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tv   New Day With John Berman and Brianna Keilar  CNN  May 4, 2022 4:00am-5:00am PDT

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thanked. >> i have absolutely got to thank the 45th president of the united states donald j. trump. ladies and gentlemen, they wanted to write a story that this campaign would be the death of donald trump's america first agenda. ladies and gentlemen, it ain't the death of the america first agenda. >> on the democratic side ten-term ohio congressman tim ryan easily won his senate primary, he will now face off against vance in november. i should note tim ryan will join "new day" in just a few minutes. in the race for governor in ohio the incumbent governor republican mike dewine secured the nomination in a bit for a second term, this was seen as a referendum on dewine's handling of covid. he depended off four challengers. he will face off in november's general election with nan whaley the former mayor of dayton, she beat former since nael mayor john cranley to win the
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democratic nomination. let's go back to the republican senate contest in ohio and if i can invite my friend cnn senior data reporter harry enten over here and soon enough i think we will have the republican senate numbers behind us right now. j.d. vance what do these numbers you are standing in front of tell you? >> look, the fact of the matter is if you look at those republican numbers it wasn't even close. j.d. vance at 32% of the vote, josh mandel vying for that trump endorsement look at that just back at 24% of the vote and matt dolan, matt dolan 23%. he was the anti-trump, there was perhaps some sign that he was surging late but at the end of the day j.d. vance basically blew out this field in a somewhat wider than expected victory. >> again, if you add up the first two people who were wildly pro trump you get yourself over 50%. >> well over 50%, you get somewhere in the mid 50s and really the only truly anti-trump candidate in the field matt dolan back at 23% and then there
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was jane timken, she got less than 10% of the vote. >> let's walk over to another wall to try to get a sense of how the trump endorsement did help j.d. vance. >> this is the ultimate sign. if you look at this polling share pre endorsement for j.d. vance, where was he at? he was at just 14% of the vote. look at the vote share in the actual returns, 32% of the vote. stuff like that does not happen by accident. something changed in this race and it wasn't that all of a sudden j.d. vance became j.d. mandel and basically became someone else. no. what happened was j.d. vance got the donald trump endorsement and that was more than enough to double his vote share from the pre-election polls to what we saw in the return. >> this is one of those cases that but for the trump endorsement we wouldn't be here. it's pretty clear in this case.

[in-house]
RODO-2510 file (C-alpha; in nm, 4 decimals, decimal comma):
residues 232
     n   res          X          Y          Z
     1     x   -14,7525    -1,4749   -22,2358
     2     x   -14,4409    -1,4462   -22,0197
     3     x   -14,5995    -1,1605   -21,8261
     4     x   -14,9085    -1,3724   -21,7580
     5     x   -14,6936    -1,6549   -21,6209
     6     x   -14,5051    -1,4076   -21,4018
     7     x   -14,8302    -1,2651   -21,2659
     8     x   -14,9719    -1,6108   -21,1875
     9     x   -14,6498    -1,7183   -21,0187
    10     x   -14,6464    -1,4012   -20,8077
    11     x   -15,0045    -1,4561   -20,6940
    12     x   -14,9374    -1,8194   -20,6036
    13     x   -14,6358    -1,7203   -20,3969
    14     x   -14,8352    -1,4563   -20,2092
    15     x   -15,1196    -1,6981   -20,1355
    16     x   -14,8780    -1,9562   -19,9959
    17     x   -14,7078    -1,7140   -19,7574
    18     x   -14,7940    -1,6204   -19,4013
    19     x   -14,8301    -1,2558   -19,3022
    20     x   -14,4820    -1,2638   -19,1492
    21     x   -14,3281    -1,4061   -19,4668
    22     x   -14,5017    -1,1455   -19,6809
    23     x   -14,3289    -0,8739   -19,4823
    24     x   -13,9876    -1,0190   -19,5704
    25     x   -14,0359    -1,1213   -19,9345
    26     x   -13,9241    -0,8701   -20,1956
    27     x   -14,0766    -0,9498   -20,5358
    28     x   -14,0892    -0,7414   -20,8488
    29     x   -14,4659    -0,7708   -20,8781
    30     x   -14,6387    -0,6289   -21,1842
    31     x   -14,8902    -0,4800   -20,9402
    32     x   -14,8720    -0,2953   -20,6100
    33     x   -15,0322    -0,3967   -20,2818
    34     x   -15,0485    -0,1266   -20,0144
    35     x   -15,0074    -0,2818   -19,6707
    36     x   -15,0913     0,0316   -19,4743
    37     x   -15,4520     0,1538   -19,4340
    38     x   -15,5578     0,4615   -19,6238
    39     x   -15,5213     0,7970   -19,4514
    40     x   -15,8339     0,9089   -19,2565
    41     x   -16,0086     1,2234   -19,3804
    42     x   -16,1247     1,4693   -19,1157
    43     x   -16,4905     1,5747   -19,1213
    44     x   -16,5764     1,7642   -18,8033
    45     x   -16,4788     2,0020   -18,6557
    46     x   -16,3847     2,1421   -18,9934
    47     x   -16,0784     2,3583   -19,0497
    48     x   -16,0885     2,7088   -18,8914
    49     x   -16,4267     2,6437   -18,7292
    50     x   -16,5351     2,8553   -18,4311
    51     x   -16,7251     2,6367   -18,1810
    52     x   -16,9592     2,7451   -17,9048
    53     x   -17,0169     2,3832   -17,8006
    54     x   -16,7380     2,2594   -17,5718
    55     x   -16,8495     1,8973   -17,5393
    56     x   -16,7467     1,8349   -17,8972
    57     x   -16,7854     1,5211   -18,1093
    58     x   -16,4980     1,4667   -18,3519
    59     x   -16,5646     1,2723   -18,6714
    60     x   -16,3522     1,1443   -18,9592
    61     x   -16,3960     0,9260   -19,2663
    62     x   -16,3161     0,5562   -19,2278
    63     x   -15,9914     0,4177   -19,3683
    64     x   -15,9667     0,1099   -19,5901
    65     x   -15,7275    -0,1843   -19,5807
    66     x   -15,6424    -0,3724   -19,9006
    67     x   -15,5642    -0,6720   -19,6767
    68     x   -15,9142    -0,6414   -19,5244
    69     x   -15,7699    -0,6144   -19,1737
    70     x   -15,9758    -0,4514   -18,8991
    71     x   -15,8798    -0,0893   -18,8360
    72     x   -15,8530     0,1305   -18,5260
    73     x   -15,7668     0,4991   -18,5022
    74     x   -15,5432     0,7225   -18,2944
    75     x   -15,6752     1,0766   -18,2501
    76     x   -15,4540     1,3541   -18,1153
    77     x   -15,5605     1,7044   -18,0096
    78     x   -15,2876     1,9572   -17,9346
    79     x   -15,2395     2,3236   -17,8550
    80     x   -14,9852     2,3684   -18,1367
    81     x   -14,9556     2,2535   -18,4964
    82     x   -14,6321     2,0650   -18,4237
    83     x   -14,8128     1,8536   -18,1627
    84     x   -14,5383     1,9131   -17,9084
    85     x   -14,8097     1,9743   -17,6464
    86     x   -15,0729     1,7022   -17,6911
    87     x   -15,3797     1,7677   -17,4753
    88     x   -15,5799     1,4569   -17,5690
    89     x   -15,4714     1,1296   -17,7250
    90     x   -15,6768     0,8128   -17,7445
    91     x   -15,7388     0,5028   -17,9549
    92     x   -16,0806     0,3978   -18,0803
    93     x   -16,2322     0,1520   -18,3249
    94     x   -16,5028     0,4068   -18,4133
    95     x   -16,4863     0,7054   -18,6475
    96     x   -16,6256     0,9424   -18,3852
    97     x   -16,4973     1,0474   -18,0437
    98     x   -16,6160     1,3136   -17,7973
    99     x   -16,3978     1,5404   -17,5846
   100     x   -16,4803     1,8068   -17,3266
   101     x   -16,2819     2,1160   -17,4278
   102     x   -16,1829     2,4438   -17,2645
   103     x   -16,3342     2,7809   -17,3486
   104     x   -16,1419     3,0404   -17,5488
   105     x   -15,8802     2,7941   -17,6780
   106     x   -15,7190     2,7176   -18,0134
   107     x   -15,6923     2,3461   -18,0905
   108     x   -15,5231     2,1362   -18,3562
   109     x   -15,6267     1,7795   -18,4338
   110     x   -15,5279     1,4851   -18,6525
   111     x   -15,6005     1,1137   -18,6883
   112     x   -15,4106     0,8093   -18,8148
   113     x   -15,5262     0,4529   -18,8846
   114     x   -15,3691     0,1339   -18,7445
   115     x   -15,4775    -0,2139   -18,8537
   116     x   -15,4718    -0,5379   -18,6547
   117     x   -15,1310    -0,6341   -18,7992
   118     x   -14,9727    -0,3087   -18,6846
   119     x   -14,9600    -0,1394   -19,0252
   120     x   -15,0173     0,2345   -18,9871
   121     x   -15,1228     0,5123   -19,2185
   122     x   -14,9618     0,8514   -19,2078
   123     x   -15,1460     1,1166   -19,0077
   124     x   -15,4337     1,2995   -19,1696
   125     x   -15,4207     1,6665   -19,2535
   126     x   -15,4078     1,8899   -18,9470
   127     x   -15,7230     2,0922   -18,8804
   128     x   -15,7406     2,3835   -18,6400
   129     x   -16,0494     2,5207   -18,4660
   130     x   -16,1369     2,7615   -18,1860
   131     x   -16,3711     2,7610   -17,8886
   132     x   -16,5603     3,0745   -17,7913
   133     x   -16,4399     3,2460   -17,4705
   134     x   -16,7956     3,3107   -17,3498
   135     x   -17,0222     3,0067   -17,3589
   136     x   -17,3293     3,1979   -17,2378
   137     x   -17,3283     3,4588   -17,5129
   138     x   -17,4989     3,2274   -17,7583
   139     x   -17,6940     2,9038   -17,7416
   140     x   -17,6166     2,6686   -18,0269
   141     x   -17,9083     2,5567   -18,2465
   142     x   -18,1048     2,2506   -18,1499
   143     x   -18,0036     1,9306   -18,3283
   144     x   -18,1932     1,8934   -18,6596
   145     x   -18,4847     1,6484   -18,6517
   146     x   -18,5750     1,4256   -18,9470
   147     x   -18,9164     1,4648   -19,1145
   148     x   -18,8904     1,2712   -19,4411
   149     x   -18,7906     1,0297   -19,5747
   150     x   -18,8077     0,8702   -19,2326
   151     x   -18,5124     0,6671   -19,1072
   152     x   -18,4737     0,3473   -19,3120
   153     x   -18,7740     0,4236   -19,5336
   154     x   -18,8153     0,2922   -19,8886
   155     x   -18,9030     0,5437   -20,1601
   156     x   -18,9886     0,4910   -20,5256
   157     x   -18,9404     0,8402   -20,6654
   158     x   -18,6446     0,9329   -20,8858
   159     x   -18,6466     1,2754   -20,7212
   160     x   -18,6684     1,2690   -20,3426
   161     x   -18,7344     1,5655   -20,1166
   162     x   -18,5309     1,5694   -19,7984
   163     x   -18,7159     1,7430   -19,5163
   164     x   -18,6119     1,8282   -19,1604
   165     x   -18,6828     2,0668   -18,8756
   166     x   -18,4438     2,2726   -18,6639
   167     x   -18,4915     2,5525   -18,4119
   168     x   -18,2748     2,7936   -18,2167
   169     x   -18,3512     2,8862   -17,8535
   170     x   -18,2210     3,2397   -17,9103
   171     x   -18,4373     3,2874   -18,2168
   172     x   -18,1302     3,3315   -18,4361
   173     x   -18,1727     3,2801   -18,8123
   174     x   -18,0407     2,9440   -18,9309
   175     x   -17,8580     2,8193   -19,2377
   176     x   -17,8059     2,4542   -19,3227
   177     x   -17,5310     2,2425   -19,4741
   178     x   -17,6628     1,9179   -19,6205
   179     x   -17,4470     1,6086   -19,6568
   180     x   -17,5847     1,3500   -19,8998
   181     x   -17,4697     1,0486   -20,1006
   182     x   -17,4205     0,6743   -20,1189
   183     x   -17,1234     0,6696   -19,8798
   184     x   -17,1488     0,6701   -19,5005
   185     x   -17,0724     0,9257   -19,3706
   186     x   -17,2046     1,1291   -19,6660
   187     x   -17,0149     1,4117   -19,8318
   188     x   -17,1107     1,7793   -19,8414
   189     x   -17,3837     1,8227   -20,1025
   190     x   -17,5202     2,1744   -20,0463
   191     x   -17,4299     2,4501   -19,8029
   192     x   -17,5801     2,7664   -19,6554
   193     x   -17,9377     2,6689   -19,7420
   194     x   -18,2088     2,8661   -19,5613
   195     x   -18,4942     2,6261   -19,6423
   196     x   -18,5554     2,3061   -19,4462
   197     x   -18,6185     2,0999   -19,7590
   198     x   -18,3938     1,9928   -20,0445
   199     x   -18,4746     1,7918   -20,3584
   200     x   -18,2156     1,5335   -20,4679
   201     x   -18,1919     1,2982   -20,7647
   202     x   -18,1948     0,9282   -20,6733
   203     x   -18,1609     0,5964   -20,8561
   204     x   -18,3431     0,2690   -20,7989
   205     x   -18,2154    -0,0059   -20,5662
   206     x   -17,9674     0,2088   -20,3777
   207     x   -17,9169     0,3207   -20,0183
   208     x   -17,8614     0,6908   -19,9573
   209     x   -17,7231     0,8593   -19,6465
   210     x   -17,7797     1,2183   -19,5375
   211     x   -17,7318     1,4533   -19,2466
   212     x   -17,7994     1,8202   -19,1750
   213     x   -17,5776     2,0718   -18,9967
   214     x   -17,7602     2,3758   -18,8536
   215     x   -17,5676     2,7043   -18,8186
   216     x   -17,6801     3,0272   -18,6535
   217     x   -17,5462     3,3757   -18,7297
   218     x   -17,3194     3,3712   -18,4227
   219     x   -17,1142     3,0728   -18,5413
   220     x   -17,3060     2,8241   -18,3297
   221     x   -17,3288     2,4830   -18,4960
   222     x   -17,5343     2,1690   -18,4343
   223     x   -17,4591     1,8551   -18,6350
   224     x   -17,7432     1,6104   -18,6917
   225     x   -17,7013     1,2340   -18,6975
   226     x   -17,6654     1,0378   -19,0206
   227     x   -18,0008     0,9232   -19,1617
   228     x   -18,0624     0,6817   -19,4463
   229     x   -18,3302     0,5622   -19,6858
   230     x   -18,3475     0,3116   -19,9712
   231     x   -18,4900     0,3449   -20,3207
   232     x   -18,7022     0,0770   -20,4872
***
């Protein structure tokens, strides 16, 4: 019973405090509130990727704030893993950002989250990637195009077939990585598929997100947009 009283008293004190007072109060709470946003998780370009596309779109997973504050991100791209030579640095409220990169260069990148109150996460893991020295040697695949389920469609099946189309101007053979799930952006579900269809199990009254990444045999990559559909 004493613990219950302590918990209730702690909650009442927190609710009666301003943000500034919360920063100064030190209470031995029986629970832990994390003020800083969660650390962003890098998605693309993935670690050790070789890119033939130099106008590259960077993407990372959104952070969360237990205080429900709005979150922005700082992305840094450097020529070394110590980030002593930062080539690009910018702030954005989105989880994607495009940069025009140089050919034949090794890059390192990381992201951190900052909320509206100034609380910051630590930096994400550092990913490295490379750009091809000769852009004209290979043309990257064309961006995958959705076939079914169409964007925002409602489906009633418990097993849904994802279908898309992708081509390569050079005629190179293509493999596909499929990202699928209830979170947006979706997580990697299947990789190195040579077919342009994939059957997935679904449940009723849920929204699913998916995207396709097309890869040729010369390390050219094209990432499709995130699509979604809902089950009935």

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how about the demographics, the groups that trump traditionally has done well with or did well with compared to vance. >> this to me -- look, donald trump has historically done better with the less educated. so basically i took j.d. vance's vote in the top five counties in ohio for those with bachelor degrees, the bottom five counties for bachelor degrees. there's basically no difference here. no difference. 34% in the bottom five counties, 32% in the top five counties. there really wasn't this weakness across education that you see in vance's vote totals. that's something i'm looking forward to in 2024. where is that potential weakness for donald trump among republican primary voters. if you use the step in for donald trump you don't see it. what you might have expected to see is there would be in huge split and this big anti-trump constituency within the republican primary. vans did just as well in the well-educated counties than in
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the less well-educated counties. >> how about geography. >> this to me, again, was there this idea that, you know, j.d. vance would do well because he wrote that book "hillbilly elegy" and that was about his appalachian values that his family brought him up on. in the 32 counties in appalachia j.d. vance got 36% of the vote. the rest of ohio j.d. vance got 31% of the vote. there wasn't this split by geography that a lot of were expecting. did he not have this special appeal in appalachia. can tim ryan hold on to some of those traditional democratic voters in appalachia. the suggestion in these results is that j.d. vance does not appeal to appalachia in the way we perhaps might have expected. >> how about the general election?